Does stress echocardiography still have a role in the rapid access chest pain clinic post NICE CG95?

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Does stress echocardiography still have a role in the rapid access chest pain clinic post NICE CG95?

Echo Res Pract. 2019 Mar 01;:

Authors: Pettemerides V, Turner TJ, Steele C, Macnab A

INTRODUCTION: The 2016 NICE clinical guideline 95 (CG95) demoted functional imaging to a second line test following computed tomography coronary angiography (CTCA). Many cardiac CT services in the UK require substantial investment and growth to implement this. Chest pain services like ours are likely to continue to use stress testing for the foreseeable future. We share service evaluation data from our department to show that a negative stress echocardiogram can continue to be used for chest pain assessment.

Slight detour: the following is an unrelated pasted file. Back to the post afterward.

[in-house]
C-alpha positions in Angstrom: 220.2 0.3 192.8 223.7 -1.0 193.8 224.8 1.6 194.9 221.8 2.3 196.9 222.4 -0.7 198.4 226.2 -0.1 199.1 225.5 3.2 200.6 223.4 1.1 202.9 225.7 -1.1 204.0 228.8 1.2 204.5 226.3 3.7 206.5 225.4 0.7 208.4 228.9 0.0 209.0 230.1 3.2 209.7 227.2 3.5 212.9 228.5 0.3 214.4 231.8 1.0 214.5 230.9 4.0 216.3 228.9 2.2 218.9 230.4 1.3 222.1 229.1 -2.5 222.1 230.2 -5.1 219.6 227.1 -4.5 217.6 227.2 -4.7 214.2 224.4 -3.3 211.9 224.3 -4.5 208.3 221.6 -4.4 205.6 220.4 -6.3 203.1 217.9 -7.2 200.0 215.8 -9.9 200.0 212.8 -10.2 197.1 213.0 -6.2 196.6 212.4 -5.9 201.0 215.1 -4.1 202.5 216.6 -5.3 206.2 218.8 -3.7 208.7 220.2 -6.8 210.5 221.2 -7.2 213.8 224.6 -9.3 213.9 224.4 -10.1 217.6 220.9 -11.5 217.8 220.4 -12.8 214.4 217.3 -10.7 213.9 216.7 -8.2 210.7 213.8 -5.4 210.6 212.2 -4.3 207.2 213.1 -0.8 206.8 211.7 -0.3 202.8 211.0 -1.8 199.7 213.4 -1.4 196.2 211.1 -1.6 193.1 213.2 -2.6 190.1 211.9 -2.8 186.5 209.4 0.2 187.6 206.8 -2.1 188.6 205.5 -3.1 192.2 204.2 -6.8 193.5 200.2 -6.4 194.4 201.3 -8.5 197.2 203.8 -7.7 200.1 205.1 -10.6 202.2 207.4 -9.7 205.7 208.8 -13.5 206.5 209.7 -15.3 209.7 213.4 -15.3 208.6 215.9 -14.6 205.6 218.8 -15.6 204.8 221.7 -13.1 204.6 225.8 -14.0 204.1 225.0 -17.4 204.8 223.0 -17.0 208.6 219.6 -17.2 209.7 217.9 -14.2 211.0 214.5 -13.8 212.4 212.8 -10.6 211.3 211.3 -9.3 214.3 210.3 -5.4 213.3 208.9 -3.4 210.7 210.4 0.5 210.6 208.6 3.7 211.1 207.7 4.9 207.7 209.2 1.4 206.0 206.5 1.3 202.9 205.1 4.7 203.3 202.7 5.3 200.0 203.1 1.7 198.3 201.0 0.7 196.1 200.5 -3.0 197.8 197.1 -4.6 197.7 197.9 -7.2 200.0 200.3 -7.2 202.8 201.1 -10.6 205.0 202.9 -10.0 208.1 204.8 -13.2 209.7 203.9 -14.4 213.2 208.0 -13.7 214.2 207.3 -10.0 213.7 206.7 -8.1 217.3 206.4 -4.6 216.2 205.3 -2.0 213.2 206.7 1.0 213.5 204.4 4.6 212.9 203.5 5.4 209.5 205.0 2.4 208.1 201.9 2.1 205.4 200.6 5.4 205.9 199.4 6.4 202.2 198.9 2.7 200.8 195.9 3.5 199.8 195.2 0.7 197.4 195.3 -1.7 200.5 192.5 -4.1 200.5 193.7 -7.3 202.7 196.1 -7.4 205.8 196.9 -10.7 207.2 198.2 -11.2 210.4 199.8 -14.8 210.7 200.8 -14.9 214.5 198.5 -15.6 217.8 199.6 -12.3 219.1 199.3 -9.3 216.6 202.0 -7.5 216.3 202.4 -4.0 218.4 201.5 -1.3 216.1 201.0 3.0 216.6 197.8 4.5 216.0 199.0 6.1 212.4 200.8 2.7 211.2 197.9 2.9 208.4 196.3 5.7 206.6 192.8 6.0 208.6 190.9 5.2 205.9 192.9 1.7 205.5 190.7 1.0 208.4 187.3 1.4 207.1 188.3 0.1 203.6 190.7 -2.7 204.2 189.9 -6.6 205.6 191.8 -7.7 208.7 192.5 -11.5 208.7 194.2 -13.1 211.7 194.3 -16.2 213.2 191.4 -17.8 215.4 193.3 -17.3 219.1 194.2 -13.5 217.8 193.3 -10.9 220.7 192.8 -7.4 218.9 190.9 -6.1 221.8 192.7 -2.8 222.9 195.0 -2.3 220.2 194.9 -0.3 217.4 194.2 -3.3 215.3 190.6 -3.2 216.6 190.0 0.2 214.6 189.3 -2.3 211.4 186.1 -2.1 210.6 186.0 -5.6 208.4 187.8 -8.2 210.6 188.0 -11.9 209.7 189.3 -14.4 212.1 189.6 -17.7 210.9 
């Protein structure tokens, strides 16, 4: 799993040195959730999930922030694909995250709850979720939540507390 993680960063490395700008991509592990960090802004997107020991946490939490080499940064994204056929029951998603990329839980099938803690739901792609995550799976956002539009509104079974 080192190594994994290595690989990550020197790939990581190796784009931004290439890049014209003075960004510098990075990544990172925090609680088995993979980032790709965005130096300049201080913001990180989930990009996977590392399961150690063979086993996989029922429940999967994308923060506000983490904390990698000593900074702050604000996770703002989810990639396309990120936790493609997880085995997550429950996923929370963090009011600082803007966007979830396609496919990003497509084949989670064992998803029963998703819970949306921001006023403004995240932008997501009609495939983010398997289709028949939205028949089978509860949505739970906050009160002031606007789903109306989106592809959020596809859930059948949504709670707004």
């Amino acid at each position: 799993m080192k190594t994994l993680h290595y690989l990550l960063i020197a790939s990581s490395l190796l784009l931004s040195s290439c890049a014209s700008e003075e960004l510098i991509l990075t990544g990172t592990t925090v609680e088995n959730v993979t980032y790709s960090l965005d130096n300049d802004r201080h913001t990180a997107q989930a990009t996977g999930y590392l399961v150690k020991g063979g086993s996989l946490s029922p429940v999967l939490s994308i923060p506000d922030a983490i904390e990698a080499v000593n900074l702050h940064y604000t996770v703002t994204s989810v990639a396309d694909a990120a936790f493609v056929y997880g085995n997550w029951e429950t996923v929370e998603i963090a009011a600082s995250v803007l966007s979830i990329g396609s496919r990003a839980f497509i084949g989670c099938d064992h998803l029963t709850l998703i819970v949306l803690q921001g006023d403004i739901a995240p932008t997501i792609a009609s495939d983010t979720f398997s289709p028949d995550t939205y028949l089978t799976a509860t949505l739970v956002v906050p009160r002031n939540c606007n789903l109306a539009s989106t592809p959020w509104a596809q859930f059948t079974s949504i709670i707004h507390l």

METHODS: 1815 patients were referred to the rapid access chest pain clinic (RACPC) between June 2013 and March 2015. 802 patients had stress echocardiography as the initial investigation. 446 patients had normal resting left ventricular (LV) systolic function and a negative stress echocardiogram. At least 24 months after discharge a survey was carried out to detect major adverse cardiac events (cardiac death, myocardial infarction, admission to hospital for heart failure or angina, coronary artery disease at angiography, revascularisation by angioplasty or coronary artery bypass grafting) within two years.
RESULTS: 351 patients were successfully followed up. The mean Diamond-Forrester (D-F) score and QRISK2 suggested a high pre-test probability (PTP) of coronary artery disease (CAD). There were 9 deaths (8 non-cardiac deaths and 1 cardiac death). MACE occurred in 4 patients with a mean time of 17.5 months (11.6-23.7 months). The annual event rate was 0.6%.
CONCLUSION: A negative stress echocardiogram can reliably reassure patients and clinicians even in high pre-test probability populations with suspected stable angina. It can continue to be used to post CG95.

PMID: 30893640 [PubMed - as supplied by publisher]

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